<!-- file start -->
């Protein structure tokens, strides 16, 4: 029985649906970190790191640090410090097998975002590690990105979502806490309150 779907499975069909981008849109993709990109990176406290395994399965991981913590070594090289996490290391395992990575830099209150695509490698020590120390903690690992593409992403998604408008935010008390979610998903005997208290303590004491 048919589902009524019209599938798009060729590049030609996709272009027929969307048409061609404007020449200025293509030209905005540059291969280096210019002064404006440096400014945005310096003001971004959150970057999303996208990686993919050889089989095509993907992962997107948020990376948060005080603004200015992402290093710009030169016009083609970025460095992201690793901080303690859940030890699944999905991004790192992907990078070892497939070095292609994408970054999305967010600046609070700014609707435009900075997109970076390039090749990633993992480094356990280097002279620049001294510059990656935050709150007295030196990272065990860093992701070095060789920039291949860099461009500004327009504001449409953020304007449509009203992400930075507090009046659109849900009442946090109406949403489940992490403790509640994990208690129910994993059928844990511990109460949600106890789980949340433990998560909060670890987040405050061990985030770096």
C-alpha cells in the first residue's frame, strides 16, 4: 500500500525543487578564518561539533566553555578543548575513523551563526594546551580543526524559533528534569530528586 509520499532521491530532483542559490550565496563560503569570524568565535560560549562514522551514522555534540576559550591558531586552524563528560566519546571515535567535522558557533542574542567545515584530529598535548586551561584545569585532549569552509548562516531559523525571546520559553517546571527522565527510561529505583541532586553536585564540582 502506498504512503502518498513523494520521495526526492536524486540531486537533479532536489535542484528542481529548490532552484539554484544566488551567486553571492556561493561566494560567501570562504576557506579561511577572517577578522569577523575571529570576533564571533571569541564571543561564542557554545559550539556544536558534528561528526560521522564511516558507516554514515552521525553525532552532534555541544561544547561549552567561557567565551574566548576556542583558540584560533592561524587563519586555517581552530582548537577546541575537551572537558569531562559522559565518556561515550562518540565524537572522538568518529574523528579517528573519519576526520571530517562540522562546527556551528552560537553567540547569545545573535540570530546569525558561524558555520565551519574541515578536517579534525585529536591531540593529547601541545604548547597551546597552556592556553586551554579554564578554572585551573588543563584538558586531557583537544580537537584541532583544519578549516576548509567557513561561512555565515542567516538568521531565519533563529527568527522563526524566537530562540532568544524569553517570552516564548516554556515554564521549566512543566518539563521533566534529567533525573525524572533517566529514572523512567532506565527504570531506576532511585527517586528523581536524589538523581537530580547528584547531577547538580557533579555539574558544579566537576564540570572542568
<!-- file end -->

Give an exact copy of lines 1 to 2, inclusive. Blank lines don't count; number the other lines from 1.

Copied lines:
């Protein structure tokens, strides 16, 4: 029985649906970190790191640090410090097998975002590690990105979502806490309150 779907499975069909981008849109993709990109990176406290395994399965991981913590070594090289996490290391395992990575830099209150695509490698020590120390903690690992593409992403998604408008935010008390979610998903005997208290303590004491 048919589902009524019209599938798009060729590049030609996709272009027929969307048409061609404007020449200025293509030209905005540059291969280096210019002064404006440096400014945005310096003001971004959150970057999303996208990686993919050889089989095509993907992962997107948020990376948060005080603004200015992402290093710009030169016009083609970025460095992201690793901080303690859940030890699944999905991004790192992907990078070892497939070095292609994408970054999305967010600046609070700014609707435009900075997109970076390039090749990633993992480094356990280097002279620049001294510059990656935050709150007295030196990272065990860093992701070095060789920039291949860099461009500004327009504001449409953020304007449509009203992400930075507090009046659109849900009442946090109406949403489940992490403790509640994990208690129910994993059928844990511990109460949600106890789980949340433990998560909060670890987040405050061990985030770096």
C-alpha cells in the first residue's frame, strides 16, 4: 500500500525543487578564518561539533566553555578543548575513523551563526594546551580543526524559533528534569530528586 509520499532521491530532483542559490550565496563560503569570524568565535560560549562514522551514522555534540576559550591558531586552524563528560566519546571515535567535522558557533542574542567545515584530529598535548586551561584545569585532549569552509548562516531559523525571546520559553517546571527522565527510561529505583541532586553536585564540582 502506498504512503502518498513523494520521495526526492536524486540531486537533479532536489535542484528542481529548490532552484539554484544566488551567486553571492556561493561566494560567501570562504576557506579561511577572517577578522569577523575571529570576533564571533571569541564571543561564542557554545559550539556544536558534528561528526560521522564511516558507516554514515552521525553525532552532534555541544561544547561549552567561557567565551574566548576556542583558540584560533592561524587563519586555517581552530582548537577546541575537551572537558569531562559522559565518556561515550562518540565524537572522538568518529574523528579517528573519519576526520571530517562540522562546527556551528552560537553567540547569545545573535540570530546569525558561524558555520565551519574541515578536517579534525585529536591531540593529547601541545604548547597551546597552556592556553586551554579554564578554572585551573588543563584538558586531557583537544580537537584541532583544519578549516576548509567557513561561512555565515542567516538568521531565519533563529527568527522563526524566537530562540532568544524569553517570552516564548516554556515554564521549566512543566518539563521533566534529567533525573525524572533517566529514572523512567532506565527504570531506576532511585527517586528523581536524589538523581537530580547528584547531577547538580557533579555539574558544579566537576564540570572542568